London Underground 1967 Stock

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1967 Stock
1967 tube stock farewell at Stockwell by Trowbridge Estate.png
1967 stock train at Stockwell
Manufacturer Metro-Cammell
In service 1968–2011
Lines served Victoria
Length per car DM 52 ft 9 in (16.08 m)
T 52 ft 5 in (15.98 m)
Width 8 ft 8 in (2.642 m)
Height 9 ft 5 14 in (2.877 m)
Weight DM 28.5 long tons (29.0 t; 31.9 short tons)
T 19.4 long tons (19.7 t; 21.7 short tons)
Seating DM 40
T 36
Stock type Deep-level tube
Portal icon London Transport portal

The London Underground 1967 Stock was a fleet of deep-level tube stock which operated on the Victoria line from when the line first opened on 1 September 1968 until 30 June 2011. Some of the stock was also used on the Central line between Woodford and Hainault between 21 February 1968 and 1984, as the same automatic train operation (ATO) system was used on both lines.[1]

A total of 316 cars (39.5 train sets) were built by Metro-Cammell, and the stock was refurbished at Rosyth.[2] Withdrawn cars of Mk I 1972 stock were later moved into the 1967 stock fleet in the 1990s, thus creating a fleet of 43 1967 stock trains. As they did not feature ATO, they were only used as non-driving cars, positioned in the middle of trains rather than at the ends. By the beginning of their retirement in 2010 the 1967 stock had achieved a mean distance between failures of over 14,000 kilometres.[3]

Each complete train consisted of two four-car units coupled together. Being ATO equipped, the train operator started the train by simultaneously pressing two buttons in the cab to start the automatic process. The trains were the first London Underground rolling stock to be built with wrap-around windows in the driving cabs.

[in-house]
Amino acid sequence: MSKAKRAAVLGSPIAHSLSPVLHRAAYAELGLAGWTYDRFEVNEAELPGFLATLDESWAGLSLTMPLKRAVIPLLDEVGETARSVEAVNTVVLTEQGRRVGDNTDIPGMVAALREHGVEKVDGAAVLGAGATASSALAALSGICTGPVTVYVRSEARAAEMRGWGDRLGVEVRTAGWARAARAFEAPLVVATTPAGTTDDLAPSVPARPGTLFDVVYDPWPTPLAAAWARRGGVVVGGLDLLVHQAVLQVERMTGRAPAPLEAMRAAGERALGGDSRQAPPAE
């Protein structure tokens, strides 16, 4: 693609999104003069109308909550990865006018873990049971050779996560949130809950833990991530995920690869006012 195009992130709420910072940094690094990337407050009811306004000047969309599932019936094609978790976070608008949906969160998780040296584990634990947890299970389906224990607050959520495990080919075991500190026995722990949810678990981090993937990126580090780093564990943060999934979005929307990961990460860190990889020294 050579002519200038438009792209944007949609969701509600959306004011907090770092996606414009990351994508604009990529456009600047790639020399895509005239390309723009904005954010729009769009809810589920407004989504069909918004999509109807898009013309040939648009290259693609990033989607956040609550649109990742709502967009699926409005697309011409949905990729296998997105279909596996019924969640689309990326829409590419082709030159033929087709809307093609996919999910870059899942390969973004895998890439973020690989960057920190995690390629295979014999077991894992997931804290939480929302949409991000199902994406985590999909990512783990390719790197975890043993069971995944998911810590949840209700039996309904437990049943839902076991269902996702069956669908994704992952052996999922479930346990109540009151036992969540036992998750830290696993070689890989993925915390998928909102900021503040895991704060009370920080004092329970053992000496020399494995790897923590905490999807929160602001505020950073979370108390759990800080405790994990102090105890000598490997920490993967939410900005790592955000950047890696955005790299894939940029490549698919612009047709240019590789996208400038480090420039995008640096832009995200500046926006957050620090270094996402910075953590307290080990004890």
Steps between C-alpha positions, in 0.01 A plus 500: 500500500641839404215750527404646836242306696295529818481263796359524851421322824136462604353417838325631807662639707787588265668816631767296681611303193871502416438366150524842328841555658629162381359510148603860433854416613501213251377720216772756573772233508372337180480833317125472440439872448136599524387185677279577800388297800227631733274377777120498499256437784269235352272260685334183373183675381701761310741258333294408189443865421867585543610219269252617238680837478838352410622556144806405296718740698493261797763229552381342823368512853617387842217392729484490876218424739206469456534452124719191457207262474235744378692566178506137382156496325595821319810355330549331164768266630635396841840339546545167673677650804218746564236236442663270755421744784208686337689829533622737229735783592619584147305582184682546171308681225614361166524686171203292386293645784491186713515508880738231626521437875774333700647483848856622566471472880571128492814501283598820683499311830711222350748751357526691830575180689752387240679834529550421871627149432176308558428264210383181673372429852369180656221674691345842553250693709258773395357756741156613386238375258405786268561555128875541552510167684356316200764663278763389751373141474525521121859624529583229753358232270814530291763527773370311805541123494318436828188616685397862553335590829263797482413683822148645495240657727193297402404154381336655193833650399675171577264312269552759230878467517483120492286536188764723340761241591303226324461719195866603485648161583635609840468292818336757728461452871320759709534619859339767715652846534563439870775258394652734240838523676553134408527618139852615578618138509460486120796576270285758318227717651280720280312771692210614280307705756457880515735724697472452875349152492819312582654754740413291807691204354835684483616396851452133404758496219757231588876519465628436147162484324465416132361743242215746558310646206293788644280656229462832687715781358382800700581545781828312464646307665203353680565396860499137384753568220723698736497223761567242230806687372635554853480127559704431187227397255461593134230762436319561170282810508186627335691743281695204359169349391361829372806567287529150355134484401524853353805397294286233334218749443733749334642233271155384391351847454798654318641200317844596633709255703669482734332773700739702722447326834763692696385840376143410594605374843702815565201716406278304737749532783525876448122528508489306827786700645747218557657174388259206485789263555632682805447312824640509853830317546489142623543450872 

The trains were maintained at Northumberland Park Depot.

Background[edit]

London Transport had built a batch of 12 prototype motor cars, known as the 1960 stock, to test out a number of new features,[4] and it was originally intended that these would form the basis for a production run to replace the ageing Standard Stock. However, tube usage was increasing, and with the Standard Stock proving unreliable in these new circumstances, the decision was taken to build the 1962 stock, which was essentially the same as the earlier 1959 stock. Metropolitan-Cammell, the manufacturers, built both classes on the same production line, without a break.[5]

In August 1962, after years of lobbying by London Transport, the government authorised the construction of the Victoria line, a completely new 10.5-mile (16.9 km) underground line running from Walthamstow to Victoria. Designs for the line included high levels of automation, and this included Automatic Train Operation.[6] Trials were carried out on the District line, and once it had been established that automatic train operation was feasible, a full-scale trial was run on the Woodford to Hainault section of the Central line. Five of the six trains of 1960 stock were modified,[7] and automatic operation of the branch began on 5 April 1964. This enabled the system for the 1967 stock to be thoroughly tested,[8] and early units of the stock were tested out on the branch.[9]

Design[edit]

The 1967 Stock was the first opportunity to build cars which included many of the enhancements tried out in the 1960 Stock. They were designed for the Victoria Line, and each train consisted of eight cars, marshalled as two four-car units. Each unit had a driving motor car at both ends, and two trailer cars between them. The outer ends of the motor cars were fitted with Wedglock automatic couplers, and all cars in a unit were semi-permanently coupled together. It was not expected that units would be uncoupled in service, and the arrangement on previous stock where uncoupling required simultaneous operations to be performed in both cabs was replaced by one where uncoupling could be initiated in the first car and completed afterwards in the second.[10]